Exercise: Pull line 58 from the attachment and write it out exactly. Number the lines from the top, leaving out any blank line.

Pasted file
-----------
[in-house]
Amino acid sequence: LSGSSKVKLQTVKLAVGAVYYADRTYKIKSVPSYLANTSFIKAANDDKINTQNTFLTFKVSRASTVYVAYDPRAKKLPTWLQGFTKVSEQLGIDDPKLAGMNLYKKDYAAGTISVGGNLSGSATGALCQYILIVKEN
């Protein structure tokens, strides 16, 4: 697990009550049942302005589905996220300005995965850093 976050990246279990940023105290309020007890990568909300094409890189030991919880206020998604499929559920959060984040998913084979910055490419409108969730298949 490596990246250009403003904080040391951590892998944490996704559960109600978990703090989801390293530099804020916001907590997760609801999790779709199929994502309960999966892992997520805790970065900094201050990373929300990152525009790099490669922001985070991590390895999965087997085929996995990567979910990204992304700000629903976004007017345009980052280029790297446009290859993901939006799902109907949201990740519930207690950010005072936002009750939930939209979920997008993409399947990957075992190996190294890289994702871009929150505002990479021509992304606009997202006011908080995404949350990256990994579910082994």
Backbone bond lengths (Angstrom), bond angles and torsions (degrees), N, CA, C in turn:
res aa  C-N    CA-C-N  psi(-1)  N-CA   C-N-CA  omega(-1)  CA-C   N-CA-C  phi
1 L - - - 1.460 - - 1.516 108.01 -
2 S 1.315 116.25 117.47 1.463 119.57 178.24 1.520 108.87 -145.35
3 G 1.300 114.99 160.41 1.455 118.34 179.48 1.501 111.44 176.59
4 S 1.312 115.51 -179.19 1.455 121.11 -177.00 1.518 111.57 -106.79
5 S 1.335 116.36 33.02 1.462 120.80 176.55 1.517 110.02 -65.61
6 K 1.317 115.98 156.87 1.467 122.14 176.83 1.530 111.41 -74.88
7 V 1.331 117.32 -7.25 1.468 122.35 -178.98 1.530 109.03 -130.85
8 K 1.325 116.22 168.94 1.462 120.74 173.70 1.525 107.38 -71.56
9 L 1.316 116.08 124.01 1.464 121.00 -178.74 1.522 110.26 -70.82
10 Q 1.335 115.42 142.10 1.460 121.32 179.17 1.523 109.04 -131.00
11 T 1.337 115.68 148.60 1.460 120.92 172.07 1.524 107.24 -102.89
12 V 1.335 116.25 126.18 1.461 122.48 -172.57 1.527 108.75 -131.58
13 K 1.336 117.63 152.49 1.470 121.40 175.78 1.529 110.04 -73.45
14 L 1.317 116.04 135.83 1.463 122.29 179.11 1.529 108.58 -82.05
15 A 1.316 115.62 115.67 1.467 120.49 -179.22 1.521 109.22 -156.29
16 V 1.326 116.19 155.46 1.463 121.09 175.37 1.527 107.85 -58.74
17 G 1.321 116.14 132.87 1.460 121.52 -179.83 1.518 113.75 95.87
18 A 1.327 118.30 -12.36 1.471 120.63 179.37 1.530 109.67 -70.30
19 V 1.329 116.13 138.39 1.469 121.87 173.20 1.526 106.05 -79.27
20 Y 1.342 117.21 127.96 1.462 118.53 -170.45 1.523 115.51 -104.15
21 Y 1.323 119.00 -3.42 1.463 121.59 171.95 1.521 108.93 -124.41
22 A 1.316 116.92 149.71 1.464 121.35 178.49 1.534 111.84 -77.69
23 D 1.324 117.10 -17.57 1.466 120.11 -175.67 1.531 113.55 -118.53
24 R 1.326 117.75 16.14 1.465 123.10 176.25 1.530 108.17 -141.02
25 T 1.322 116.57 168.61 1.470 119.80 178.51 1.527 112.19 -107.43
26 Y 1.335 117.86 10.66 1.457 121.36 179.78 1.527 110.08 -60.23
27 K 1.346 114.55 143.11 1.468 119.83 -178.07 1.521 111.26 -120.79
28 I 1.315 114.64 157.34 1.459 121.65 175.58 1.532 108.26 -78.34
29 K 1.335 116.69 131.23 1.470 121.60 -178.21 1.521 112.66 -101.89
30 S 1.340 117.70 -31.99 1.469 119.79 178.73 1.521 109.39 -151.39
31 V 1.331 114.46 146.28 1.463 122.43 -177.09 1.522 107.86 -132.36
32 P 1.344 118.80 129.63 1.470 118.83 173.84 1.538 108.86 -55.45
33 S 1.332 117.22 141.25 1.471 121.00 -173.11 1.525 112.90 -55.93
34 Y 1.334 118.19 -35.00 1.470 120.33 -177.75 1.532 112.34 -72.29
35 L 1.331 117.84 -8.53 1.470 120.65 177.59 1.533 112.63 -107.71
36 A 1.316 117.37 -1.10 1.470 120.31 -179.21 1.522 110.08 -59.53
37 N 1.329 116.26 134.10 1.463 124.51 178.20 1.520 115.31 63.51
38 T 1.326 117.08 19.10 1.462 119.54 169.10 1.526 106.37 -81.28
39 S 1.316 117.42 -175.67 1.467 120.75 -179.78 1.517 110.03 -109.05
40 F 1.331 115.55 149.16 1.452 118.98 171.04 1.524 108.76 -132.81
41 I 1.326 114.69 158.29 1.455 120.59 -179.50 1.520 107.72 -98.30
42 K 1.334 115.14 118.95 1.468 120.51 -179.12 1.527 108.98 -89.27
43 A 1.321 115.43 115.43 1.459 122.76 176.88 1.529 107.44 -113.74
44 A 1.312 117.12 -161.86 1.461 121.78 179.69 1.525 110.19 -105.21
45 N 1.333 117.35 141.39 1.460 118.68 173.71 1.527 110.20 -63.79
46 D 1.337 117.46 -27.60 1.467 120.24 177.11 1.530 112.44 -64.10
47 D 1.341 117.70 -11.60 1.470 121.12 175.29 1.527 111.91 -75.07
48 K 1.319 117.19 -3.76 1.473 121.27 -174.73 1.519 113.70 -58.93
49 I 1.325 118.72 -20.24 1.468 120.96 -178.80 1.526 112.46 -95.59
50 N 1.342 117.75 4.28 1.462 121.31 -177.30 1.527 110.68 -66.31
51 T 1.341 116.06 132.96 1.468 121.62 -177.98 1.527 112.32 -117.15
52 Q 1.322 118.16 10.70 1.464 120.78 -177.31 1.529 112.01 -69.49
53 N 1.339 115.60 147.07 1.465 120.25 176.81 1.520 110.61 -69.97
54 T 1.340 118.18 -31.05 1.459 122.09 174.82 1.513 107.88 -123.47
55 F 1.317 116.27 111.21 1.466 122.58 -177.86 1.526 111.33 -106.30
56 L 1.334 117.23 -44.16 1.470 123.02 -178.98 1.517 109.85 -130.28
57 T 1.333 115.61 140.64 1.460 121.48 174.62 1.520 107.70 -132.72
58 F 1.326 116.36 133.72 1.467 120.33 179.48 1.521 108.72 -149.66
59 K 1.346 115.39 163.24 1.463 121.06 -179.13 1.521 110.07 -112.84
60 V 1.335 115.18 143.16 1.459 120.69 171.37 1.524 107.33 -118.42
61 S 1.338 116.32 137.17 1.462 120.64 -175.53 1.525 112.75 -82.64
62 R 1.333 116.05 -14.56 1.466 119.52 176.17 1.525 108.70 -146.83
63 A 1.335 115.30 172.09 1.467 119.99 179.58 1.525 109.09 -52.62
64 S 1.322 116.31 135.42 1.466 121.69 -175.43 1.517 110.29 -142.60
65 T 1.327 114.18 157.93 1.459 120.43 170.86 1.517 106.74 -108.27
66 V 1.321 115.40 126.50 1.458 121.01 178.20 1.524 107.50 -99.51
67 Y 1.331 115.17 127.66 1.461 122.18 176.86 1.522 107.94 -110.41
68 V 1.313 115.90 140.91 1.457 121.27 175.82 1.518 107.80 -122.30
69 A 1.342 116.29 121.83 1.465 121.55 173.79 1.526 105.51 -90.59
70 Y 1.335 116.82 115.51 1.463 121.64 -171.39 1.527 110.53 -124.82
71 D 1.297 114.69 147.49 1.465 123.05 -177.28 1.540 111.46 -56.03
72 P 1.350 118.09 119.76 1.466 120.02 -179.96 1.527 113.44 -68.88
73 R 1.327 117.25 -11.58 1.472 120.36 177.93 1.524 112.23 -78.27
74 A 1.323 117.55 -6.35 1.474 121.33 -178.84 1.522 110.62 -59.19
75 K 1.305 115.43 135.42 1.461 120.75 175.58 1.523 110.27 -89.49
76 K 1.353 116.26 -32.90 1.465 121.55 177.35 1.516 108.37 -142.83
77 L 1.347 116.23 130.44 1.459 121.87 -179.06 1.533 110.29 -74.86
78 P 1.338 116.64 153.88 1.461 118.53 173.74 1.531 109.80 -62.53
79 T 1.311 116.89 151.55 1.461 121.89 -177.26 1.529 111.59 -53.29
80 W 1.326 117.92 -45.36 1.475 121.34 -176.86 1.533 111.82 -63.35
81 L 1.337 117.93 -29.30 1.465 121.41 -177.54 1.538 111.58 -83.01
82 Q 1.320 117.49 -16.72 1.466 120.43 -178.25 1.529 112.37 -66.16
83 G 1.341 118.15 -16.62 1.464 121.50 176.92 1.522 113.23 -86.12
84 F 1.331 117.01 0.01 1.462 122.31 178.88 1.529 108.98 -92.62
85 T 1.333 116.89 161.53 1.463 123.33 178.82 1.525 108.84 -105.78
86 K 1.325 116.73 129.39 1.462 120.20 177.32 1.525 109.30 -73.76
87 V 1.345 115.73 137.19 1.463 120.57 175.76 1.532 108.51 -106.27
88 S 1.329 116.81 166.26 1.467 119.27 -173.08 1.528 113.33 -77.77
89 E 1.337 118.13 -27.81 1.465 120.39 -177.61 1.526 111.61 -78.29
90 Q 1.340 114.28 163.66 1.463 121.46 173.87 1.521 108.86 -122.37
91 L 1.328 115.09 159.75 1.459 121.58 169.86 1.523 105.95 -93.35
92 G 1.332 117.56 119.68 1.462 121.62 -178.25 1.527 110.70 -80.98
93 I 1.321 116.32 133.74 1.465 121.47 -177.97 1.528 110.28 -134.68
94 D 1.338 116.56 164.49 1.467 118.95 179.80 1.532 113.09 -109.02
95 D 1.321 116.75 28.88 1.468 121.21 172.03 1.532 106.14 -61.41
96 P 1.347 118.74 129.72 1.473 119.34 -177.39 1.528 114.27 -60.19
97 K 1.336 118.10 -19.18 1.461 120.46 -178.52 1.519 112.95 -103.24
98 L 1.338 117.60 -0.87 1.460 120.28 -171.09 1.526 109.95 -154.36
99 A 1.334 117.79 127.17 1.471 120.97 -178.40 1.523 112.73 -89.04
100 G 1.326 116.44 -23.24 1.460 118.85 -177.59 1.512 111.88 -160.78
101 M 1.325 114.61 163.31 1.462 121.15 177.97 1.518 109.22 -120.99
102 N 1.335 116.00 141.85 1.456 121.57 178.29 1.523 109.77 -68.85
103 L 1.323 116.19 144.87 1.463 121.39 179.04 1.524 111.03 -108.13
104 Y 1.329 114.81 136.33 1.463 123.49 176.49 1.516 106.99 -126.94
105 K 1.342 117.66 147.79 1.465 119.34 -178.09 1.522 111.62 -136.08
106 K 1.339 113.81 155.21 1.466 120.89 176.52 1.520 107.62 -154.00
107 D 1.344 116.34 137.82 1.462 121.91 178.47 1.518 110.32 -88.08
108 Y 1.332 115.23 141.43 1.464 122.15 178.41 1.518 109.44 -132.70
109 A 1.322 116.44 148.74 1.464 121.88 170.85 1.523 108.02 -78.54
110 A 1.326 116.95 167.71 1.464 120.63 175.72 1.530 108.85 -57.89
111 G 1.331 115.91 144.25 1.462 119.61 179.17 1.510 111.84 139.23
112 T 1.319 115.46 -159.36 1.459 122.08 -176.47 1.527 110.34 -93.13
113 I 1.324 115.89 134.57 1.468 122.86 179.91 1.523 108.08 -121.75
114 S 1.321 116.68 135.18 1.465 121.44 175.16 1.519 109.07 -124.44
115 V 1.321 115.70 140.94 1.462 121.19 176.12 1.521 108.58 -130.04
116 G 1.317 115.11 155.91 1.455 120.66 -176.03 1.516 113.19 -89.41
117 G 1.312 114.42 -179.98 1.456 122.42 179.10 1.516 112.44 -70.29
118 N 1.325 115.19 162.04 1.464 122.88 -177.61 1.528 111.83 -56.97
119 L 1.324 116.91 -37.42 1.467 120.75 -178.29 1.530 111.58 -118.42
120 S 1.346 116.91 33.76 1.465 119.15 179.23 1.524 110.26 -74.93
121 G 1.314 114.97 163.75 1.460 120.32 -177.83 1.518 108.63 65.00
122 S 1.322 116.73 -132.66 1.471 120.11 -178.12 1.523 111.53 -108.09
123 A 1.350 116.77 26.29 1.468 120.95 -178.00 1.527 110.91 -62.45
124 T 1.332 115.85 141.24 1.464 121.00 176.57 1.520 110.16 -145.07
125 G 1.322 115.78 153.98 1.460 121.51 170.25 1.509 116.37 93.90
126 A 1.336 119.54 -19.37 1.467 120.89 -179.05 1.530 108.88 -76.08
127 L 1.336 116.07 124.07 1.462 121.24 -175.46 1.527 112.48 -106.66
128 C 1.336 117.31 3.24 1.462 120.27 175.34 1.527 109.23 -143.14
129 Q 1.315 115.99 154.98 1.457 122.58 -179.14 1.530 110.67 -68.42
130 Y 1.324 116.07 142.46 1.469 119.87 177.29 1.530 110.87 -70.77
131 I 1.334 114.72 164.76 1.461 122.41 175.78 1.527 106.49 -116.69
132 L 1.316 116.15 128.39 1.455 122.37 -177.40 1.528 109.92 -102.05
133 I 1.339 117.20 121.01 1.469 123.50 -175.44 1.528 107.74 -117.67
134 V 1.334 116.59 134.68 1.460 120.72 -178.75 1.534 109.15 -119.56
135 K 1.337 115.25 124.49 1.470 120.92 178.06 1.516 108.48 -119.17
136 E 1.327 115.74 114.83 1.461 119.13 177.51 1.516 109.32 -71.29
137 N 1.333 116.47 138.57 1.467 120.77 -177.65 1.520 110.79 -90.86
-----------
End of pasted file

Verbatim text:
53 N 1.339 115.60 147.07 1.465 120.25 176.81 1.520 110.61 -69.97